Saivasiddhanta is one of very influential Saiva sytems, which, since the first millennium, is a major feature of Indian religio-philosophical life, especially in Tamil Nadu. It is one of the most complete and strongest religious systems: even today, most of South Indian Siva temples follow Saivasiddhanta rules. Since its foundation, the French Institute of Pondicherry has been the leading institution in the study and publication of Saivasiddhanta texts. The scholars attached to the Institute are elaborating the patterns of the complex history of this main current of Saiva religion. Saivasiddhanta studies rely on a wide bilingual textual corpus:
- Canonical texts in Sanskrit (28 main Agamas and numerous secondary texts or Upagamas) describing doctrine, religious practices – both public and private -, temple building, image making, etc.
- Sanskrit philosophical treatises which elaborate the teachings of the Agamas.
- Doctrinal treatises and adaptations in Tamil, of which Civajnanapotham is one of the main texts.
- Puranas as well as holy legends (Sthalapurana-s) in Sanskrit, pertaining to various religious trends. These texts, with a far wider scope, nevertheless include important elements for the understanding of Saivasiddhanta ideas and history.
IFP manuscripts collection is one of the most complete in the field of Saivasiddhanta texts, and thus provides the basic material for all projects dealing with it, the approach being philological, historical and anthropological.
Critical editions of unpublished canonical texts: Suksmagama
- Sûksmâgama, another Saivasiddhanta main canonical text, offers a fairly complete description of temple rituals together with special ceremonies, ordeals of various types and festivals, with a special emphasis on ceremonies involving the Goddess. Its critical edition (already two volumes were published in 2009 and 2012, the third one planned for 2018) will enhance the place occupied by certain ancient features of the Agamic tradition in the domain of deities, mantras and rituals.
- Historical survey of Saivasiddhanta in Tamil Nadu: Civajnanapotham is the first and the most commentated upon of the doctrinal treatises pertaining to Saivasiddhanta. It has been translated along with an up-to-now unpublished Sanskrit commentary (16th century). Pauskaragama, one of the canonical texts well known in Tamil Nadu, is critically edited (vol.I published in 2015) together with an hitherto unpublished Sanskrit commentary, by Jnanaprakasa, a 16th century Saiva teacher, who enlightens the continuity between canonical and later literature, especially in Tamil Nadu.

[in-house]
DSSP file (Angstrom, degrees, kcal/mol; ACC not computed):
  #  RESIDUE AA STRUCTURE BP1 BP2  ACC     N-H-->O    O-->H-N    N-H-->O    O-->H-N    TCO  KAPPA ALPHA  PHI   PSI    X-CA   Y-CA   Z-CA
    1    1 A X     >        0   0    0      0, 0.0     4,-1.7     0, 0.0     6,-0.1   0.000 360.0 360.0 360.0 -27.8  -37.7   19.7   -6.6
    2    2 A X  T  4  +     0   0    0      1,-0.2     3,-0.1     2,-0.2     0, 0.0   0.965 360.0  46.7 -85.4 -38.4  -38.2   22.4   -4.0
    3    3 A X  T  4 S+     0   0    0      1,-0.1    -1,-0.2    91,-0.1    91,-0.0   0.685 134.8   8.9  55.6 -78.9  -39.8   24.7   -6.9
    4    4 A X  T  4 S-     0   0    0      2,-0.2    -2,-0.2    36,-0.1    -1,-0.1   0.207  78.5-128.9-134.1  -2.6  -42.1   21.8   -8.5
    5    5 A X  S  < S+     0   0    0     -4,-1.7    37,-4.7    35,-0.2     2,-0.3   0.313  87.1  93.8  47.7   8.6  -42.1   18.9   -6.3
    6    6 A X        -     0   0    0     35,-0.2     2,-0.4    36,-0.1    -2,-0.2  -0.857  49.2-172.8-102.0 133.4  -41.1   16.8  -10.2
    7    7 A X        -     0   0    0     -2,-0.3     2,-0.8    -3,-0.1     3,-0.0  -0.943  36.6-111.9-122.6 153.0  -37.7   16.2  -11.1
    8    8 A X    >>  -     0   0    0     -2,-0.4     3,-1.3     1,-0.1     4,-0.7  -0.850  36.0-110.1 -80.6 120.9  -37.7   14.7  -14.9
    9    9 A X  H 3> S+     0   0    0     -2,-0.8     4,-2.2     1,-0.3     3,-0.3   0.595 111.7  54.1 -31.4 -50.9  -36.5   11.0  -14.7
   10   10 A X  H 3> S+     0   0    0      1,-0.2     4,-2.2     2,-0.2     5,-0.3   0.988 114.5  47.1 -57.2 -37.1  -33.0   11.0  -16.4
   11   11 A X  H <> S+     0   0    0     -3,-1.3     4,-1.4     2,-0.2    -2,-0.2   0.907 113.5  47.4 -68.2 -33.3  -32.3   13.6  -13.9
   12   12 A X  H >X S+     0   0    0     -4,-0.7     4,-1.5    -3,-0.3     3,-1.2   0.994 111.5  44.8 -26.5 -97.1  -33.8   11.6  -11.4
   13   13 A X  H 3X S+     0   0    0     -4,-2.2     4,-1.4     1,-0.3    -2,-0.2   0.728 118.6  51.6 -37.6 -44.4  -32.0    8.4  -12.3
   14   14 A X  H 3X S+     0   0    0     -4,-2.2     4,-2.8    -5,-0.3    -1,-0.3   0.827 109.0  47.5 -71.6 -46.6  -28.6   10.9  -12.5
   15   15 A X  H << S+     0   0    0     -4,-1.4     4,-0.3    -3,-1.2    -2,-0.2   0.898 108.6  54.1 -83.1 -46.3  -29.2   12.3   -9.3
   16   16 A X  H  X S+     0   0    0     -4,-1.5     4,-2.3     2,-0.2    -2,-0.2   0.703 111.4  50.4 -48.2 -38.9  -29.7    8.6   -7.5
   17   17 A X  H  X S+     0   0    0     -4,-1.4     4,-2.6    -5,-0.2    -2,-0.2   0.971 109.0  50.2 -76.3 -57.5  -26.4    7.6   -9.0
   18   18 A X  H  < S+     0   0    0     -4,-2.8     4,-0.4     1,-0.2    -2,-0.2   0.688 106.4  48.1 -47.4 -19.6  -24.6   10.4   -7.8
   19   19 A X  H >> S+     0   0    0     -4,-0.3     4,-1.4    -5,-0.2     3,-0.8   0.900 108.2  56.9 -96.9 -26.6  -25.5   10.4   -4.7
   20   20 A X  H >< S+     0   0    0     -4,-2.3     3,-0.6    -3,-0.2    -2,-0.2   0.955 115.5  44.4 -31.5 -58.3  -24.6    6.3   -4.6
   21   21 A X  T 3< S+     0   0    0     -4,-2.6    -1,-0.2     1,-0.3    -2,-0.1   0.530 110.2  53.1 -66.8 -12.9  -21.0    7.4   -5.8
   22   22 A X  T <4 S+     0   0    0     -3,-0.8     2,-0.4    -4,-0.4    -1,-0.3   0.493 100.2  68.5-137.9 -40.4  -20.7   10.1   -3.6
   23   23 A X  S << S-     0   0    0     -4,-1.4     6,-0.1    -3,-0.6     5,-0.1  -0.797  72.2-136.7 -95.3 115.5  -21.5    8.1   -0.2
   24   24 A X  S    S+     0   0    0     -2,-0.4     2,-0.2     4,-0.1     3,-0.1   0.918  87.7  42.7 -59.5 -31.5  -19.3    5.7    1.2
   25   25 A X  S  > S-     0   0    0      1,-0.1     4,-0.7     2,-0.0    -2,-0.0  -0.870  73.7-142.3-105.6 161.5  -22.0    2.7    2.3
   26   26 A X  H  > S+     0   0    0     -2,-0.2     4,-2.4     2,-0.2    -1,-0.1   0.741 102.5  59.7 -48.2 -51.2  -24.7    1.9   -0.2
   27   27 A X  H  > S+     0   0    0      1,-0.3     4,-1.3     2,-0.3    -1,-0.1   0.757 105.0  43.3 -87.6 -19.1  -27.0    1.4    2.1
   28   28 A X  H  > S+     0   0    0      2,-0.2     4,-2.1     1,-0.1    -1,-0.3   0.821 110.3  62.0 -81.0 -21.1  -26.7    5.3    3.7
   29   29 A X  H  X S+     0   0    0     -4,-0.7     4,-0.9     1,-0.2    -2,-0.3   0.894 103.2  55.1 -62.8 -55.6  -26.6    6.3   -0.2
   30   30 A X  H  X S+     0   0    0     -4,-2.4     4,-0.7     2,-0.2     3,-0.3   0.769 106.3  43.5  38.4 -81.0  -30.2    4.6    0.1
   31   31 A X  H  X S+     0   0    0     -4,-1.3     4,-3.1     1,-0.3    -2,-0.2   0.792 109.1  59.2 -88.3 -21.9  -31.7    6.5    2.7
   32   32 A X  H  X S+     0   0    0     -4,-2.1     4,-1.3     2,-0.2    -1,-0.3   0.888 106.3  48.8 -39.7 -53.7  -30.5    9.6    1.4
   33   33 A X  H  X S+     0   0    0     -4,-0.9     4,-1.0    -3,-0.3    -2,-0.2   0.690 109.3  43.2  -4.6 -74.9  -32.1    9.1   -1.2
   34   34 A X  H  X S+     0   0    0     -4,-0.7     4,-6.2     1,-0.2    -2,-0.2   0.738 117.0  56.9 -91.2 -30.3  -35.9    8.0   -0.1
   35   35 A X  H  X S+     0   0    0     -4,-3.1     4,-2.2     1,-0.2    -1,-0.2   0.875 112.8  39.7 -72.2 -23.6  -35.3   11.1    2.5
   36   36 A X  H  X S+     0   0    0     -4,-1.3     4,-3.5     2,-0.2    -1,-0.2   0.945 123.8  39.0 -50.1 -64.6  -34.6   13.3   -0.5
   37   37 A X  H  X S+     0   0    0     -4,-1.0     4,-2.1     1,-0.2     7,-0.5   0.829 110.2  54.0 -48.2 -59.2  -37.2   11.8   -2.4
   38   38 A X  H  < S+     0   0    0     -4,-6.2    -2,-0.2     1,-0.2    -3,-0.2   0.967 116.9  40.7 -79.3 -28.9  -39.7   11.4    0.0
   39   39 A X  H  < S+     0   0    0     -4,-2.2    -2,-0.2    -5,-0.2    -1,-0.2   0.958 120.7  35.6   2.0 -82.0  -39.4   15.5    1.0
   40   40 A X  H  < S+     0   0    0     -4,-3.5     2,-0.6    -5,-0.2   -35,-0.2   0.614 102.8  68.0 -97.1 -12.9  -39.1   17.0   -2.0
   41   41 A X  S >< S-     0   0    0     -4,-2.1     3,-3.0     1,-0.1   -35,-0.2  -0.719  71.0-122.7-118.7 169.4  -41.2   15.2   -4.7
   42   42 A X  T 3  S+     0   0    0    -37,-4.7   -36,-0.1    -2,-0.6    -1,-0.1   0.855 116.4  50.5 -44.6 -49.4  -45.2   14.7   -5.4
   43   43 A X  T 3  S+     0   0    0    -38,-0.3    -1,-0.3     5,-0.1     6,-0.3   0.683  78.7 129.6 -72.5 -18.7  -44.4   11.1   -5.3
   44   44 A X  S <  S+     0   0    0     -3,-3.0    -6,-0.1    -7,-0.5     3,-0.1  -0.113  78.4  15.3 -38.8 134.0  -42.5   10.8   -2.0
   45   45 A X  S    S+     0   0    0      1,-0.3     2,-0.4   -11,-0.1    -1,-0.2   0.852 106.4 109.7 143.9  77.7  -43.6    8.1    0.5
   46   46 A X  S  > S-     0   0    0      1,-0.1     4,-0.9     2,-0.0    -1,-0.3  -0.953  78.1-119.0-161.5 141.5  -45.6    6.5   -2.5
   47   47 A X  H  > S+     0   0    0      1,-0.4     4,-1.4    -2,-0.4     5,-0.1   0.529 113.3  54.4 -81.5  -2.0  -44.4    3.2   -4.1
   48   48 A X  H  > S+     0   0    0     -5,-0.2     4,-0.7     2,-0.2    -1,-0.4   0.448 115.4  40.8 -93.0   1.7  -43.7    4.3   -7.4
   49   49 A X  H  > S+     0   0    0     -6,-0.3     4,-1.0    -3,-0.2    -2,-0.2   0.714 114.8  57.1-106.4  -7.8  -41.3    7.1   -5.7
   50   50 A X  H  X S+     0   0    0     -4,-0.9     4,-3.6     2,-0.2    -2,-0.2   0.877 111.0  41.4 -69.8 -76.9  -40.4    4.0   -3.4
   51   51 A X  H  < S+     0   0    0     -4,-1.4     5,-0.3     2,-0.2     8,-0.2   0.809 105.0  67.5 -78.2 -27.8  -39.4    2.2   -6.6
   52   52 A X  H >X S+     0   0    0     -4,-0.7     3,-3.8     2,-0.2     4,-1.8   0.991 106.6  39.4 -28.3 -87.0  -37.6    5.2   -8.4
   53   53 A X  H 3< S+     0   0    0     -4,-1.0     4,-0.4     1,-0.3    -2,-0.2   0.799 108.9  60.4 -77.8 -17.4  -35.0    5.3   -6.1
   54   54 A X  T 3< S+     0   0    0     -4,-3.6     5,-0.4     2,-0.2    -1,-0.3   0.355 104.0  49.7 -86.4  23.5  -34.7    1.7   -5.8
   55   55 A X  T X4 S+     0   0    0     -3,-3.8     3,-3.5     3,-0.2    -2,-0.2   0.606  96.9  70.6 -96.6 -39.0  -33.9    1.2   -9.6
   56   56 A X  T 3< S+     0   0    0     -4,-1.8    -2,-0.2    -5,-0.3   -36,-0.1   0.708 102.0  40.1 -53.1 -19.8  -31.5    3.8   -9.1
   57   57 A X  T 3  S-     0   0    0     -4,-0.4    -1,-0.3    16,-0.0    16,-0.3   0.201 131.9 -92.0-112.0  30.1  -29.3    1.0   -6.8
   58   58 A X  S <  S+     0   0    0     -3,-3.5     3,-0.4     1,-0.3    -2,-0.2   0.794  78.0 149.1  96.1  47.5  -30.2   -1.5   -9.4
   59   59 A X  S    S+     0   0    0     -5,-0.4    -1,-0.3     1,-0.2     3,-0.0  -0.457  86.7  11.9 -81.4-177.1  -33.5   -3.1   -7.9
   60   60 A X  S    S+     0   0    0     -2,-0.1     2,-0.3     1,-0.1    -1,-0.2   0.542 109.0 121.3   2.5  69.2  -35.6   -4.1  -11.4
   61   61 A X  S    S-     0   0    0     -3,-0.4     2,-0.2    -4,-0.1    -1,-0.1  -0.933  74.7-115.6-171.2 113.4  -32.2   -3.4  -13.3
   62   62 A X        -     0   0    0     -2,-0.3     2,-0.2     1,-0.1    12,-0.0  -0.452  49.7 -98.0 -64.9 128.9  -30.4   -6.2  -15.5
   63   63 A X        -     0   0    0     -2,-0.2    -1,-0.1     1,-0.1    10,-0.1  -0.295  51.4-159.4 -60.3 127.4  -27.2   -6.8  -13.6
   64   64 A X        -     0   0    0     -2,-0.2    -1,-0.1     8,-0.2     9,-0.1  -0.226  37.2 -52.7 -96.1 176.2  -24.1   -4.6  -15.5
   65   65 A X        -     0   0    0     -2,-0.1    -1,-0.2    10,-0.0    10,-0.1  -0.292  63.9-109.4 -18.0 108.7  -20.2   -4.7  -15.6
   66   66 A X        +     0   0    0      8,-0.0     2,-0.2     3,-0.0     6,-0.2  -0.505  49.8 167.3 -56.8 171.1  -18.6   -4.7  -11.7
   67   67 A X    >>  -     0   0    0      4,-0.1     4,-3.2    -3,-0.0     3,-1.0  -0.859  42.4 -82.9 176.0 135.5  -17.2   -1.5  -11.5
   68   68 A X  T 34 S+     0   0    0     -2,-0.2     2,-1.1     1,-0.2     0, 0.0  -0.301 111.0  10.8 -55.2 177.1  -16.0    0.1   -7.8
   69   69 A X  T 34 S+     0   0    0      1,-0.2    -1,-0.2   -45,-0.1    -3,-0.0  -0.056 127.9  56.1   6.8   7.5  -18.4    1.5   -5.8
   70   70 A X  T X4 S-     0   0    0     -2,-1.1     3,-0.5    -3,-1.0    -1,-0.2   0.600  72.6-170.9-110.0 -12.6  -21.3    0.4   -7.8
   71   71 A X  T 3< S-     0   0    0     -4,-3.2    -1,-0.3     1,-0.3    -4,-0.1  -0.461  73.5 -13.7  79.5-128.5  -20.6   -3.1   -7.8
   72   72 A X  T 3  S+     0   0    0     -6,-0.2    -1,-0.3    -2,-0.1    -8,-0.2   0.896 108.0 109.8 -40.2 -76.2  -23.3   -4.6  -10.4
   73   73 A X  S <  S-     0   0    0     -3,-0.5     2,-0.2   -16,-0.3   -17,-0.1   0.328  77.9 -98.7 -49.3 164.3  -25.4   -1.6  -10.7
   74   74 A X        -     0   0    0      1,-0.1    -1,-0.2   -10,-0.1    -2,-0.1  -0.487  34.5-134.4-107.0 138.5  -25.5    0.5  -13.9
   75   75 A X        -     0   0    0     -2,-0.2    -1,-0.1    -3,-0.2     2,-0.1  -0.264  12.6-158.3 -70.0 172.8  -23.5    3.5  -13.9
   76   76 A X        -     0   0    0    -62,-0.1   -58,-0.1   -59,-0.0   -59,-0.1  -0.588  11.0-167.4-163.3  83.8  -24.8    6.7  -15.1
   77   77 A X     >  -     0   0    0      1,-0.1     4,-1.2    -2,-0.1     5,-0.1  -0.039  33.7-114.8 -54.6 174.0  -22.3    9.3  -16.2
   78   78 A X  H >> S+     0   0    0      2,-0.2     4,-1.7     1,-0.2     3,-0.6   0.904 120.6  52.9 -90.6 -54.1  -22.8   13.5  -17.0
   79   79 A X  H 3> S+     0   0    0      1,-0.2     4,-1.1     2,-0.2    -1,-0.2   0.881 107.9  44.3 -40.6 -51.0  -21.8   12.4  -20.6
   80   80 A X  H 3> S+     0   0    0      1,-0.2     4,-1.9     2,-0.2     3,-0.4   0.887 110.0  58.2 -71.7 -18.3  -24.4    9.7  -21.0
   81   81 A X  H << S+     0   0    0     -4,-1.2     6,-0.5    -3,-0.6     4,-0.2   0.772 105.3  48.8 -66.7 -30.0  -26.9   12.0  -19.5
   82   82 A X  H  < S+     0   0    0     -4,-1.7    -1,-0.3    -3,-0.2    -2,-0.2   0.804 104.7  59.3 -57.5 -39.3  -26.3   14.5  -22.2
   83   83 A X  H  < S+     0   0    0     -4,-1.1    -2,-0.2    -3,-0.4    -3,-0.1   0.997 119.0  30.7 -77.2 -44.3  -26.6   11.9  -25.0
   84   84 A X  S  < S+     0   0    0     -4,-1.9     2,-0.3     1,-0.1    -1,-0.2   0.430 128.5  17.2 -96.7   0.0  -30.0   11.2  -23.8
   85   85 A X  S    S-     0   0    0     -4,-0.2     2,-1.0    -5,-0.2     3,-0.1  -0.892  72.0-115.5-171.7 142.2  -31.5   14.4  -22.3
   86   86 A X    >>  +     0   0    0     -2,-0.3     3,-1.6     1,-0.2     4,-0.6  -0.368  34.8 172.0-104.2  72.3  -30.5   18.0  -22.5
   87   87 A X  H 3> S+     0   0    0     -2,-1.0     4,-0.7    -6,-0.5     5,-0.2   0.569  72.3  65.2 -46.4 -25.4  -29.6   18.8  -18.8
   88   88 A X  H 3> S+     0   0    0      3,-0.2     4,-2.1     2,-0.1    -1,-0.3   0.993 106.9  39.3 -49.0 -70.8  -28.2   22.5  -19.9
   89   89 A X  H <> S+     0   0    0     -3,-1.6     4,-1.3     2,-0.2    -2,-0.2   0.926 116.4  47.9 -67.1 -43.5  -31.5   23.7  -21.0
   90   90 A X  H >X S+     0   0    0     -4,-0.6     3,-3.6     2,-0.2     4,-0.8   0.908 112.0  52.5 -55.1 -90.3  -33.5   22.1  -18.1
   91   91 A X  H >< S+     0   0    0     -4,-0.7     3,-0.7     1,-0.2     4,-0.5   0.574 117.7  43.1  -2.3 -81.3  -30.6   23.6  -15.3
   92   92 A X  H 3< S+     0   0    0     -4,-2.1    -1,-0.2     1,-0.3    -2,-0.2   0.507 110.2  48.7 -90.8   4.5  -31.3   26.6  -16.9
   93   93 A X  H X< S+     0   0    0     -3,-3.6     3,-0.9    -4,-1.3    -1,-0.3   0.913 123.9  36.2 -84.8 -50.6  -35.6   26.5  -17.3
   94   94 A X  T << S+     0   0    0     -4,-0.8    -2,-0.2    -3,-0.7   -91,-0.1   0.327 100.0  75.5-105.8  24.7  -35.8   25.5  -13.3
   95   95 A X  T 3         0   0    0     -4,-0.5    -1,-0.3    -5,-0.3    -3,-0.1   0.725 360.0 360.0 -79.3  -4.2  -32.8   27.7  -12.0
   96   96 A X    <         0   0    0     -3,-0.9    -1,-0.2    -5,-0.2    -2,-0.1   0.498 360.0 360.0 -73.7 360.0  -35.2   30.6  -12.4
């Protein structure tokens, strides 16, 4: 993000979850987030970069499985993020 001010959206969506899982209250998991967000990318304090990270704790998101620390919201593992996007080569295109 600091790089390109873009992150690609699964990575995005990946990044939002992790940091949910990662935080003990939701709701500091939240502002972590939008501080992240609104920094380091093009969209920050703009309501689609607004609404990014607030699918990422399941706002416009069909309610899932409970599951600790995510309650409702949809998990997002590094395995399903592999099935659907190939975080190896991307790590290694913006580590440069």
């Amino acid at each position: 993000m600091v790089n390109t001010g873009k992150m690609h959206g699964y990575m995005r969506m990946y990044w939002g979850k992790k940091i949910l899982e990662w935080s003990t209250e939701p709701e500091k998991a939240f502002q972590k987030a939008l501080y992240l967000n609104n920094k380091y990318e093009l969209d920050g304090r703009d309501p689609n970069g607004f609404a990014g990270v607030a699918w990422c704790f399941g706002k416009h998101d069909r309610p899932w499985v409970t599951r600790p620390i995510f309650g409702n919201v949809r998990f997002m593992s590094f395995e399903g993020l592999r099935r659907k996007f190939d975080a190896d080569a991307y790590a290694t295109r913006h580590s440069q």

- Study of Early Saivasiddhanta Sources: Some of the basic philosophical texts of the system were composed in Kashmir and other parts of north India. One such early text of authority is RATNATRA authored by SRIKANTHA in Kashmir in the 10th century. There is a detailed commentary written by Aghorasiva of south India in the 12th century. This research study accompanied by a critically edited text along with the commentary will be a very useful and important contribution in the domain of Saivasiddhanta bringing to light some of the fundamental aspects of this system in its early period as found in other parts of India.
- Dr. Marie-Luce BARAZER-BILLORET (Maître de Conférences, Université Paris III/Sorbonne nouvelle)
- Two Śaiva teachers of the sixteenth century. Nigamajñāna I and his disciple Nigamajñāna II.
T. Ganesan, 2009, xviii, 274 p. (IFP – Publications Hors série n° 9).
Language: English. 600 Rs (26 €). ISBN: 978-81-8470-169-2.
This book is a complete analytical study of all the œuvres of Nigamajñāna I and his nephew-cum-disciple Nigamajñāna II. This study aims at bringing to limelight the great contributions made by these two teachers in the sixteenth century for the consolidation, elaboration and propagation of the Śaivasiddhānta religious system and philosophical doctrines.
For the first time the contents of all the available texts of these two Śaiva teachers in Sanskrit and Tamil, of which many are unpublished, are completely and critically analysed with a view to fully bring out the richness of these texts in their totality and their value in the propagation of Śaivasiddhānta during one of the most crucial periods in Indian history.
Another monograph fully devoted to an analytical study of all the œuvres of Sivagra Yogi, another great Saiva teacher of the 16th century who has composed important texts and commentaries is forthcoming in 2018.
Keywords: śaivasiddhānta, ritual, compilation, āgama